Perhaps the most unique aspect of this devised piece is the venue itself. Boarding the Lehigh Valley Barge off the docks of Red Hook, Brooklyn, is like taking a literal step off the land and a figurative step back in time. During normal business hours, the old barge is a museum dedicated to New York City’s rich maritime history. During the run of this production, however, the rickety, wooden fixture serves as the galley of a ghost ship. At the performance under review, thunder crackled in the distance and the makeshift stage bobbed in the Upper Bay’s stormy waters while the players carry on in costume designer Emily Blumenauer’s grungy, Victorian seafarer wear; if nothing else, "Blood Red Roses' is a chillingly atmospheric evening of theater. [more]

The Butter and Egg Man

May 22, 2015

George S. Kaufman’s only solo effort, the 1925 satire, "The Butter and Egg Man" is a colorfully exaggerated snapshot of the nitty-gritty, seat-of-your-pants theater of a prolific decade when two men could do it all: casting, hiring designers, booking theaters and, of course, raising the dough. How things have changed! It’s the money, and the chicanery involved in raising it, that animates the plot of The Butter and Egg Man. The title, in fact, refers to the rich dilettante who can be duped into investing in a clunker, here played by a wide-eyed Ben Schnickel who makes Peter Jones a sweet guy from the sticks who finally finds a backbone and love. [more]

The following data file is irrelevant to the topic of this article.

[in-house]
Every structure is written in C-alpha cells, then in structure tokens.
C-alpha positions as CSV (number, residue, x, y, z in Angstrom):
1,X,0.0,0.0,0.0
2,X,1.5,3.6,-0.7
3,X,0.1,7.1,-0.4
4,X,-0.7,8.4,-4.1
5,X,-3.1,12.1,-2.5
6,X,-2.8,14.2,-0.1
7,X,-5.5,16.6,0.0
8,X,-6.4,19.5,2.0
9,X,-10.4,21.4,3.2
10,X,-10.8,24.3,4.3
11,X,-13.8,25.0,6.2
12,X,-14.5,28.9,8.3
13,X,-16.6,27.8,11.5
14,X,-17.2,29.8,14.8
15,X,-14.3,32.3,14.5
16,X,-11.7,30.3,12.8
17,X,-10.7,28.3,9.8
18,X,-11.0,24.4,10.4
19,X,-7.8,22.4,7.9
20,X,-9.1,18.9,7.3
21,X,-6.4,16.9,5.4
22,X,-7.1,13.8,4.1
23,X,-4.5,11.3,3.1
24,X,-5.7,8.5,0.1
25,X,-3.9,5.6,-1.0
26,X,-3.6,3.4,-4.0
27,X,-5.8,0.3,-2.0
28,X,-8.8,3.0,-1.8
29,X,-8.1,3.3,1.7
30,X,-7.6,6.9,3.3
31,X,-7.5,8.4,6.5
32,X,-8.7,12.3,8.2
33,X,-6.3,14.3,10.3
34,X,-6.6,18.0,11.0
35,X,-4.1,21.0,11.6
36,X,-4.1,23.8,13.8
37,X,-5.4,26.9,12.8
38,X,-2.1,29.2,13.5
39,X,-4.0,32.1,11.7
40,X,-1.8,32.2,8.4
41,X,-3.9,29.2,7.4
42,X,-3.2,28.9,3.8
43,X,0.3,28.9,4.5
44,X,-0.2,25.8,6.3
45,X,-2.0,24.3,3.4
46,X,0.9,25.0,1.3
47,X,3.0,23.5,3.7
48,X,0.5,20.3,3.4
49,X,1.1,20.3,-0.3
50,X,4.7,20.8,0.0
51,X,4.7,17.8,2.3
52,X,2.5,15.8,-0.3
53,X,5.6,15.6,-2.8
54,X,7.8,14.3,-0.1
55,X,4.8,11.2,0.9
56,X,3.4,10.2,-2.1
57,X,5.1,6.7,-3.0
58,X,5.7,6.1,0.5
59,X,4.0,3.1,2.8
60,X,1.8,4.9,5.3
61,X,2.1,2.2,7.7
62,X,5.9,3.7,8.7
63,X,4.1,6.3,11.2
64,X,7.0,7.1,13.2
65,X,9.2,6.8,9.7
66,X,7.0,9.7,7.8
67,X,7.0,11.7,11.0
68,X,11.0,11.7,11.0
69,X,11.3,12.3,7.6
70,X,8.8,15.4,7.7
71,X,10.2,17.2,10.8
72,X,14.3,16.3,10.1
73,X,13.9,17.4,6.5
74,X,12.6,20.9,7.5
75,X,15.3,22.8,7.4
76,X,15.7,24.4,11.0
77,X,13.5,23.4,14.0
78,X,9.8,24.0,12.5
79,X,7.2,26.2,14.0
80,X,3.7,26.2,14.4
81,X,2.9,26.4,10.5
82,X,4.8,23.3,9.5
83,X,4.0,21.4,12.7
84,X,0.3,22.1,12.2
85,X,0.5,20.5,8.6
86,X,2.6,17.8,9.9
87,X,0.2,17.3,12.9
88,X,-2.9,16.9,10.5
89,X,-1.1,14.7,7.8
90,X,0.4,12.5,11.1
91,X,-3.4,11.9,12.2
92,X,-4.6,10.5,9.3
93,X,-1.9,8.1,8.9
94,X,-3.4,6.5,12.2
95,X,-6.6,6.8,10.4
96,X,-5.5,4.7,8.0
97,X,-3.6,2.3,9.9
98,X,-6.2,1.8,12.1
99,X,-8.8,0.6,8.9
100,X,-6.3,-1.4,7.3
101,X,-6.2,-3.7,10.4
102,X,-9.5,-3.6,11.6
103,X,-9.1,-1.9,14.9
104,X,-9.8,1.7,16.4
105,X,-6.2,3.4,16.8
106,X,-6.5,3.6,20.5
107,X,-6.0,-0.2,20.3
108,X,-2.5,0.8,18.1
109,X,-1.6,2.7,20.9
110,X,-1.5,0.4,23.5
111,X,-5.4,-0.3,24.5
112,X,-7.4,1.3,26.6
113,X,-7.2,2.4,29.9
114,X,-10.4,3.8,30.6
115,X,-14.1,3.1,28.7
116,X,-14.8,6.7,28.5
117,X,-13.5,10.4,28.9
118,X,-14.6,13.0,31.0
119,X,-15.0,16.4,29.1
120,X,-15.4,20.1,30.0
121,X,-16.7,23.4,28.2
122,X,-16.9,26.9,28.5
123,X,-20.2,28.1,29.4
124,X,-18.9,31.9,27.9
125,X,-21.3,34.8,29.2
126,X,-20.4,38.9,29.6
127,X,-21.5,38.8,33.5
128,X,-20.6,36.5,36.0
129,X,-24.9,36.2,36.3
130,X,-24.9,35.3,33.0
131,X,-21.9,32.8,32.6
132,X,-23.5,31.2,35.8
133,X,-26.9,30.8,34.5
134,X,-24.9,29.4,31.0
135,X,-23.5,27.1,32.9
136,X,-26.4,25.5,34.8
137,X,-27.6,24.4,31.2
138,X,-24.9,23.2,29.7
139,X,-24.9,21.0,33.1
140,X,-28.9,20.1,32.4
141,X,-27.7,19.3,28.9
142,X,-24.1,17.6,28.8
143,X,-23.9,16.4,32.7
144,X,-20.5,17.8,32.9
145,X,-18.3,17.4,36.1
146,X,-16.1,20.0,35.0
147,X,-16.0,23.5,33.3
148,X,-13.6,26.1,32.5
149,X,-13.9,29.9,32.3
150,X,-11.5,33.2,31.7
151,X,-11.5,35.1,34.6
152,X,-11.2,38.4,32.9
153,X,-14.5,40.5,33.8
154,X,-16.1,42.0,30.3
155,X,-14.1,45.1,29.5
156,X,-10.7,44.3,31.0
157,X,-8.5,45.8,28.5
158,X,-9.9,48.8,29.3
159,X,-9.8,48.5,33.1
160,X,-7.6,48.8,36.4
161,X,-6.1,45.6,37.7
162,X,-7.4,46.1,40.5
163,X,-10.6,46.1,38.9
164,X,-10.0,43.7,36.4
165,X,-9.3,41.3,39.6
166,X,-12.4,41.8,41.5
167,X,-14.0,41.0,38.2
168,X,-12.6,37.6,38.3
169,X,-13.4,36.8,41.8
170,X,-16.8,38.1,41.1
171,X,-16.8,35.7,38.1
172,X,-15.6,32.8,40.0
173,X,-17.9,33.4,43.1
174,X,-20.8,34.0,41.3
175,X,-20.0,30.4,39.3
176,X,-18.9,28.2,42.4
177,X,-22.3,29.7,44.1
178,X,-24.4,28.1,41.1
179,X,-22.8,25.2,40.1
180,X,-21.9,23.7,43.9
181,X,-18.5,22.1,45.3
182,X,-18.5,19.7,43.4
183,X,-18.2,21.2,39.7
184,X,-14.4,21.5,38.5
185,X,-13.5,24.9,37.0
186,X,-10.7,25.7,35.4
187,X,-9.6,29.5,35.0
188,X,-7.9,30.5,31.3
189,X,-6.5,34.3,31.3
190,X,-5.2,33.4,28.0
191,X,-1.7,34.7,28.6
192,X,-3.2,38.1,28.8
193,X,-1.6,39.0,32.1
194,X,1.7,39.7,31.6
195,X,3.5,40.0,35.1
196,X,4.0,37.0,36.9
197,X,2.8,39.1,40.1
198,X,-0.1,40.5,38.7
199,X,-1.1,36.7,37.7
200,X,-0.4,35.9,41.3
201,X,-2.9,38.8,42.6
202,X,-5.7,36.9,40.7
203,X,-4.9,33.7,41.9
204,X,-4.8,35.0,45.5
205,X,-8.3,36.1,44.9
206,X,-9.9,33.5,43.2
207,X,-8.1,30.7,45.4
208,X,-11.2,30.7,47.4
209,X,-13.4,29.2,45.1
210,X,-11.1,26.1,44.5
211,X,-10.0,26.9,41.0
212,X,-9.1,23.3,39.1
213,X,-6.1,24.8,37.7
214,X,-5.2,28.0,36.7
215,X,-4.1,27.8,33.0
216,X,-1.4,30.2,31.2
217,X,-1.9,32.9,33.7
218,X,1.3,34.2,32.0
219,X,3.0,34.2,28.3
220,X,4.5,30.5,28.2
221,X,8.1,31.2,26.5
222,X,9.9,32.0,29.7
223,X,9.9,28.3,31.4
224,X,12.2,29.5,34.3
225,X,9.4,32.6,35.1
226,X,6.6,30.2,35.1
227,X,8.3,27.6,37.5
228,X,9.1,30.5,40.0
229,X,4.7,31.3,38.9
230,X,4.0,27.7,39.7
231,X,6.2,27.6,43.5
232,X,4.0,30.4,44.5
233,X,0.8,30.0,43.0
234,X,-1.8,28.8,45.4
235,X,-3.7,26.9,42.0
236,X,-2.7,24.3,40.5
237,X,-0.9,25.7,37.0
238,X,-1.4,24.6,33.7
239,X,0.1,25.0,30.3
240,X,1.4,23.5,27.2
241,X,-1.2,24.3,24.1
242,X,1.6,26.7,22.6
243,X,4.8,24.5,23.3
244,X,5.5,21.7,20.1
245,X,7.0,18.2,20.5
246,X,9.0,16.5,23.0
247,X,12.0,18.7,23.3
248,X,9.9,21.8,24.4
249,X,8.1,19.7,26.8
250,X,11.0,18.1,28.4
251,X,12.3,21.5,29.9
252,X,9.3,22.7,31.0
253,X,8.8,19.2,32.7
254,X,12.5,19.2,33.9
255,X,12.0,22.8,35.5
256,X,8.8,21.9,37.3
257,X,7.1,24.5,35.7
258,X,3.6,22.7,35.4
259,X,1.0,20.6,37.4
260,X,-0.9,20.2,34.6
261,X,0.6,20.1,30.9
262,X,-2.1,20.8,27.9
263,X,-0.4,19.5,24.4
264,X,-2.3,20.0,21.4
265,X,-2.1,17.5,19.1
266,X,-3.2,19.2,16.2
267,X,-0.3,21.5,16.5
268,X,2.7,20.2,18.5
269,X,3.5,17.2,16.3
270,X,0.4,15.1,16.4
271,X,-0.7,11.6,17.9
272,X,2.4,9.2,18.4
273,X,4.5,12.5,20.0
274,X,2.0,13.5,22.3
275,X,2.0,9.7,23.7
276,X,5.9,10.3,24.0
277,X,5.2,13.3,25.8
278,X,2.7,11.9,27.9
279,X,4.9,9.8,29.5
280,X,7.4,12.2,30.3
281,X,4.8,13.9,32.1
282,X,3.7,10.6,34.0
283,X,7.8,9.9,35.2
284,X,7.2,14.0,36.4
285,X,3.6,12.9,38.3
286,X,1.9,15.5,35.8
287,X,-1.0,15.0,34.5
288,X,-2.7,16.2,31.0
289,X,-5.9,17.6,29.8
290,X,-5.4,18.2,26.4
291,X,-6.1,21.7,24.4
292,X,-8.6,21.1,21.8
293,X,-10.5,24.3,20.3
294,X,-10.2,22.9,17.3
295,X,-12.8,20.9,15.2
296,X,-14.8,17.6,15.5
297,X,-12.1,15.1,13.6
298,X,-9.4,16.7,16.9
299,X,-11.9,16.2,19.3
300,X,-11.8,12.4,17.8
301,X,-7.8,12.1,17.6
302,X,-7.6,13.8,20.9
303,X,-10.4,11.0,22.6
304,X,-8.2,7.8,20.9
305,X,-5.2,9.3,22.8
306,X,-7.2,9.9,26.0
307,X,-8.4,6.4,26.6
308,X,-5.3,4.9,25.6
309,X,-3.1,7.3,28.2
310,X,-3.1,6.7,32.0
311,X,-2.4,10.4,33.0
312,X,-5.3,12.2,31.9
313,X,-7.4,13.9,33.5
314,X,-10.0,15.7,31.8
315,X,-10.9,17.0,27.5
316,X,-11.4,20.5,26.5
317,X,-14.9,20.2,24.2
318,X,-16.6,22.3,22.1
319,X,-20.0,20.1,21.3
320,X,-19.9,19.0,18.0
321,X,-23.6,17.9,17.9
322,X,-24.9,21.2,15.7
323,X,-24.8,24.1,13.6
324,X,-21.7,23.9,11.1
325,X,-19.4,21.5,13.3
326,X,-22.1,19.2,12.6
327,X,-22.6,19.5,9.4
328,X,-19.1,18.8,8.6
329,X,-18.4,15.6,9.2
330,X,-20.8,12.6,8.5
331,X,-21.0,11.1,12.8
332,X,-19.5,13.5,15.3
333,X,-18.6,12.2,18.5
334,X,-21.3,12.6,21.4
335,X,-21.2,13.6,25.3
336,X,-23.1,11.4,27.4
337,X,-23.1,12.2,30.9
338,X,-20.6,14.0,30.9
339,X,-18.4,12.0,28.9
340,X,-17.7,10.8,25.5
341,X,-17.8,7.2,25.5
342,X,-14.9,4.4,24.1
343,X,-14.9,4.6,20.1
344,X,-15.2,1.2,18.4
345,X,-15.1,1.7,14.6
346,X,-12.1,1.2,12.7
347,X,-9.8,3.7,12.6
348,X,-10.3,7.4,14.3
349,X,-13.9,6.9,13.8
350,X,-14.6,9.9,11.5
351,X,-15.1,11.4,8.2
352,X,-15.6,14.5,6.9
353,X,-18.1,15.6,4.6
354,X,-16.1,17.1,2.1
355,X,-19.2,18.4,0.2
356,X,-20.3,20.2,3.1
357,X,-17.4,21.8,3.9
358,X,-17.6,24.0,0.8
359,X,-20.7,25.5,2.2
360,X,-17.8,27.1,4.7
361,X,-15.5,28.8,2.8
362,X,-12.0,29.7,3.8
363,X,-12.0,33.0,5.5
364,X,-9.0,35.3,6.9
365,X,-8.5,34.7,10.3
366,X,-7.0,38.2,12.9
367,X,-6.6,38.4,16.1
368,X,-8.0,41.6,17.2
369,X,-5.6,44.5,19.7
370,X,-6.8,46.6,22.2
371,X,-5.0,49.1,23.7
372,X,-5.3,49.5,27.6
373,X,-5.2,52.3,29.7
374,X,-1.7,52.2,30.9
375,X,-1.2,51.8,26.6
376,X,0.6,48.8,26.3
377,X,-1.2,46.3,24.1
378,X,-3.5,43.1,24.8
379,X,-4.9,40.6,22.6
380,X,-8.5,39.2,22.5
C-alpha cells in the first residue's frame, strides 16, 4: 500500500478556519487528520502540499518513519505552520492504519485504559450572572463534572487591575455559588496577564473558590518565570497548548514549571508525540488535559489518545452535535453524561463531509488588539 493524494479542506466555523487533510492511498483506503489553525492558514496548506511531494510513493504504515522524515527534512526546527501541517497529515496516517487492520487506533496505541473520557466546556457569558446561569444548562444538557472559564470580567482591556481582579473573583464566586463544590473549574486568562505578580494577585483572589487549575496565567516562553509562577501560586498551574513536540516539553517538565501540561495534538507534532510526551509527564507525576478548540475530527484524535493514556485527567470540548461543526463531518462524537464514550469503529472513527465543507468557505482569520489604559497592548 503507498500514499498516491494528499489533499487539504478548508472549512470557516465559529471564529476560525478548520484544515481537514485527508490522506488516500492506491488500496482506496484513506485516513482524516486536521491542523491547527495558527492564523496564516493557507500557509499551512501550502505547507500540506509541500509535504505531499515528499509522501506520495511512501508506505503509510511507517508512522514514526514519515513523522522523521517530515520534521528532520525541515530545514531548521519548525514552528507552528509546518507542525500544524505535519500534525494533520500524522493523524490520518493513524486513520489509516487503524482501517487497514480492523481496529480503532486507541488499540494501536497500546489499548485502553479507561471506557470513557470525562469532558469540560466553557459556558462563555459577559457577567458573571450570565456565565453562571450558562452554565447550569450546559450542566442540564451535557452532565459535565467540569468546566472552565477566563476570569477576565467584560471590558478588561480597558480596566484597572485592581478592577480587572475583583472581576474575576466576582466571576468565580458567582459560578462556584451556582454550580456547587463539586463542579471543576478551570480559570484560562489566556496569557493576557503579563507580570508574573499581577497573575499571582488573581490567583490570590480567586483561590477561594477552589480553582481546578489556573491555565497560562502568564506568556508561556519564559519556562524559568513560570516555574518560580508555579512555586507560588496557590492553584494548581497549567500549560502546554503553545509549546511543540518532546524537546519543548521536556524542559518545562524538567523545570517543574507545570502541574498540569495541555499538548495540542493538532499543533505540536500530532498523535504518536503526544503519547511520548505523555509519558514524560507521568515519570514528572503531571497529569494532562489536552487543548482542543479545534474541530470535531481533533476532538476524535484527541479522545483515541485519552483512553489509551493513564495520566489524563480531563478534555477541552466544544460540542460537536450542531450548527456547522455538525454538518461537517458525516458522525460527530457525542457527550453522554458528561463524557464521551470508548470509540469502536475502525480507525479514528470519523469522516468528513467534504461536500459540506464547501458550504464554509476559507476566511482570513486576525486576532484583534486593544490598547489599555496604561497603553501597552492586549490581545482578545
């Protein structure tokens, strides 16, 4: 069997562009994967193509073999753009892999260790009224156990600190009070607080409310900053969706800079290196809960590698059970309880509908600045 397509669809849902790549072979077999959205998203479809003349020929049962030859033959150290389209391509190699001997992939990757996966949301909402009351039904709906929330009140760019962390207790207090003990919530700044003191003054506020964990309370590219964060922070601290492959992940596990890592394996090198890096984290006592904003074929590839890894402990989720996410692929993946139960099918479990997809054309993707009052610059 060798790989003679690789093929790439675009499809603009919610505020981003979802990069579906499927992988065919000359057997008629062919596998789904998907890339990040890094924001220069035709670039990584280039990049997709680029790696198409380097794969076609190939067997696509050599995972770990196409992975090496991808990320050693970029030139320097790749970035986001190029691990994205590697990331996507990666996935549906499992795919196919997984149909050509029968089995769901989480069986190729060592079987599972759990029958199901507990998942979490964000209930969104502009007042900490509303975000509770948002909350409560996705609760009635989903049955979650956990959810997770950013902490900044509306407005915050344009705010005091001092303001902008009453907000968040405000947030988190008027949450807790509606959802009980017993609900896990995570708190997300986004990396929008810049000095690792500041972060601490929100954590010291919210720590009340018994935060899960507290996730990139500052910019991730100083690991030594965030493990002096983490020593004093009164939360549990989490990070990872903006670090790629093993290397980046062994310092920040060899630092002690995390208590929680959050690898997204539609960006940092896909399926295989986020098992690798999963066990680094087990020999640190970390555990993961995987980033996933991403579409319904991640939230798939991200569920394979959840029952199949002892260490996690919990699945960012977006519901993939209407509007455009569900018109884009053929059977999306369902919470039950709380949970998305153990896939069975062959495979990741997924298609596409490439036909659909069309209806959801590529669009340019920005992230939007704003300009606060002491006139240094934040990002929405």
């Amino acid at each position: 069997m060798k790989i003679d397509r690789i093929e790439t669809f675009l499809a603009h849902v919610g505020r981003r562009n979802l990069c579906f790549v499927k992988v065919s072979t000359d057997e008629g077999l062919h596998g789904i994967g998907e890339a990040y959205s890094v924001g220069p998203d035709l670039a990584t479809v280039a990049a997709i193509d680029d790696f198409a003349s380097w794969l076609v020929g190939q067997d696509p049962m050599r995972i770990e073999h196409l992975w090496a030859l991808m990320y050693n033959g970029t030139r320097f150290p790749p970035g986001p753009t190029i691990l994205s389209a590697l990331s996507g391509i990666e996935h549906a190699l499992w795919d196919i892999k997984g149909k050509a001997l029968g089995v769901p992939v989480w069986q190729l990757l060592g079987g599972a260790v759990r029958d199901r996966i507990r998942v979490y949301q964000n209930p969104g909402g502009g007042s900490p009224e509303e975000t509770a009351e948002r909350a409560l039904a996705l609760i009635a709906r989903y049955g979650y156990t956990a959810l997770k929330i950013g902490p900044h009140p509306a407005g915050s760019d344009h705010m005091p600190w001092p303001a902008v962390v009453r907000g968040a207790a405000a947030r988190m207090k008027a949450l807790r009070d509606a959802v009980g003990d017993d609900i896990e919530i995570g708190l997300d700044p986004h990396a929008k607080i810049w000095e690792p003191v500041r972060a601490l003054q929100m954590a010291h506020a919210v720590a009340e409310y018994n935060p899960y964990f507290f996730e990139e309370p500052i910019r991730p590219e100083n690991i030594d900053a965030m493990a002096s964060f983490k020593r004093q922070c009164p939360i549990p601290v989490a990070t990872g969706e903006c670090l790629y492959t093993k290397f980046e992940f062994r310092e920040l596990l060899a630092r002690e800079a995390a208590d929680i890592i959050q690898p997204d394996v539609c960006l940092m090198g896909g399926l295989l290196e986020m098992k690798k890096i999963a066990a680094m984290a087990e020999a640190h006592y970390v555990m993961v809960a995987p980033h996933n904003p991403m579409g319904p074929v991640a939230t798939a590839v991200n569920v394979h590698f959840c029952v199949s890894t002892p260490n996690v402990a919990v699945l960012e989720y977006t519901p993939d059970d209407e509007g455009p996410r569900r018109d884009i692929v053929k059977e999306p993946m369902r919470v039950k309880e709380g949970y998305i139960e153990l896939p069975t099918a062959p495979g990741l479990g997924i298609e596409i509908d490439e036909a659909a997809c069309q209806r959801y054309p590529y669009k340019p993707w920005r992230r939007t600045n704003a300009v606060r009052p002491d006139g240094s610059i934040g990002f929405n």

Forever

May 13, 2015

The press performance under review left audiences hanging on her every word, as Orlandersmith painted a picture of the challenging and draining relationship she had with her mother, including the arguments, the name-calling, the shame and her mother’s constant need for security and attention. Well-spoken and tuned into her emotions, Orlandersmith has a true ability to connect with a large room, making them feel every emotion and sensation that she was feeling. She didn’t sugarcoat one detail and her authenticity aided in processing each thought and feeling, and ultimately allowed Orlandersmith to rise above her past. [more]

A Queen for a Day